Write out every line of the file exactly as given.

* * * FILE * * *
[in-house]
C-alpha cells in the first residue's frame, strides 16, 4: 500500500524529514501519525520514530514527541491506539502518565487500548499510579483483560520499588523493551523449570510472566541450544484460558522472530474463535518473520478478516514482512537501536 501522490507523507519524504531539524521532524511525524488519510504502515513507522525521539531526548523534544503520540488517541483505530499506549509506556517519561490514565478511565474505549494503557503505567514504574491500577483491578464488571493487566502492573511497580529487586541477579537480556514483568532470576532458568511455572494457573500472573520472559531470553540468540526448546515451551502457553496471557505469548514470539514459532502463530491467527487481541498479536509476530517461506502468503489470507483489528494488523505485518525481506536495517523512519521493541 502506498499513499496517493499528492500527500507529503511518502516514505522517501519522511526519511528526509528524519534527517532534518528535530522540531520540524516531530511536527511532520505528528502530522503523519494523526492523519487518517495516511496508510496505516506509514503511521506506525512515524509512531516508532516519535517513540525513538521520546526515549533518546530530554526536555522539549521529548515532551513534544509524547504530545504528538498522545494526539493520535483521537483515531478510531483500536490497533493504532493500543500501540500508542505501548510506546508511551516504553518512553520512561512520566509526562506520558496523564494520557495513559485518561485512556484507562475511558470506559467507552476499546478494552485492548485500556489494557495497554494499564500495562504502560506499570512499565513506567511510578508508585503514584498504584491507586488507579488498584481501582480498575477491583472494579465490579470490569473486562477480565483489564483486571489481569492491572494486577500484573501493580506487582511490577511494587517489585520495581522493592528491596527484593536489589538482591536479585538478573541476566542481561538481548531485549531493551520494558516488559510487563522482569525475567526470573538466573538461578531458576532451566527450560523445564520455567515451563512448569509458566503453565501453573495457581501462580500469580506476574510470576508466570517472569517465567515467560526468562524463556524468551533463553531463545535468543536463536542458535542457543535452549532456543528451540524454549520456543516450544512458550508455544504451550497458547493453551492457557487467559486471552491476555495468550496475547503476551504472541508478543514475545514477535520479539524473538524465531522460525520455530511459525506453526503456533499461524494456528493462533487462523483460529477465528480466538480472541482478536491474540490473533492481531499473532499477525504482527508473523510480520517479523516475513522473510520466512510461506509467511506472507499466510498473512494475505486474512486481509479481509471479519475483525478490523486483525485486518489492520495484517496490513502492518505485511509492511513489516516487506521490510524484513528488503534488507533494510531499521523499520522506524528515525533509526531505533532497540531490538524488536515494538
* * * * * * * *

[in-house]
C-alpha cells in the first residue's frame, strides 16, 4: 500500500524529514501519525520514530514527541491506539502518565487500548499510579483483560520499588523493551523449570510472566541450544484460558522472530474463535518473520478478516514482512537501536 501522490507523507519524504531539524521532524511525524488519510504502515513507522525521539531526548523534544503520540488517541483505530499506549509506556517519561490514565478511565474505549494503557503505567514504574491500577483491578464488571493487566502492573511497580529487586541477579537480556514483568532470576532458568511455572494457573500472573520472559531470553540468540526448546515451551502457553496471557505469548514470539514459532502463530491467527487481541498479536509476530517461506502468503489470507483489528494488523505485518525481506536495517523512519521493541 502506498499513499496517493499528492500527500507529503511518502516514505522517501519522511526519511528526509528524519534527517532534518528535530522540531520540524516531530511536527511532520505528528502530522503523519494523526492523519487518517495516511496508510496505516506509514503511521506506525512515524509512531516508532516519535517513540525513538521520546526515549533518546530530554526536555522539549521529548515532551513534544509524547504530545504528538498522545494526539493520535483521537483515531478510531483500536490497533493504532493500543500501540500508542505501548510506546508511551516504553518512553520512561512520566509526562506520558496523564494520557495513559485518561485512556484507562475511558470506559467507552476499546478494552485492548485500556489494557495497554494499564500495562504502560506499570512499565513506567511510578508508585503514584498504584491507586488507579488498584481501582480498575477491583472494579465490579470490569473486562477480565483489564483486571489481569492491572494486577500484573501493580506487582511490577511494587517489585520495581522493592528491596527484593536489589538482591536479585538478573541476566542481561538481548531485549531493551520494558516488559510487563522482569525475567526470573538466573538461578531458576532451566527450560523445564520455567515451563512448569509458566503453565501453573495457581501462580500469580506476574510470576508466570517472569517465567515467560526468562524463556524468551533463553531463545535468543536463536542458535542457543535452549532456543528451540524454549520456543516450544512458550508455544504451550497458547493453551492457557487467559486471552491476555495468550496475547503476551504472541508478543514475545514477535520479539524473538524465531522460525520455530511459525506453526503456533499461524494456528493462533487462523483460529477465528480466538480472541482478536491474540490473533492481531499473532499477525504482527508473523510480520517479523516475513522473510520466512510461506509467511506472507499466510498473512494475505486474512486481509479481509471479519475483525478490523486483525485486518489492520495484517496490513502492518505485511509492511513489516516487506521490510524484513528488503534488507533494510531499521523499520522506524528515525533509526531505533532497540531490538524488536515494538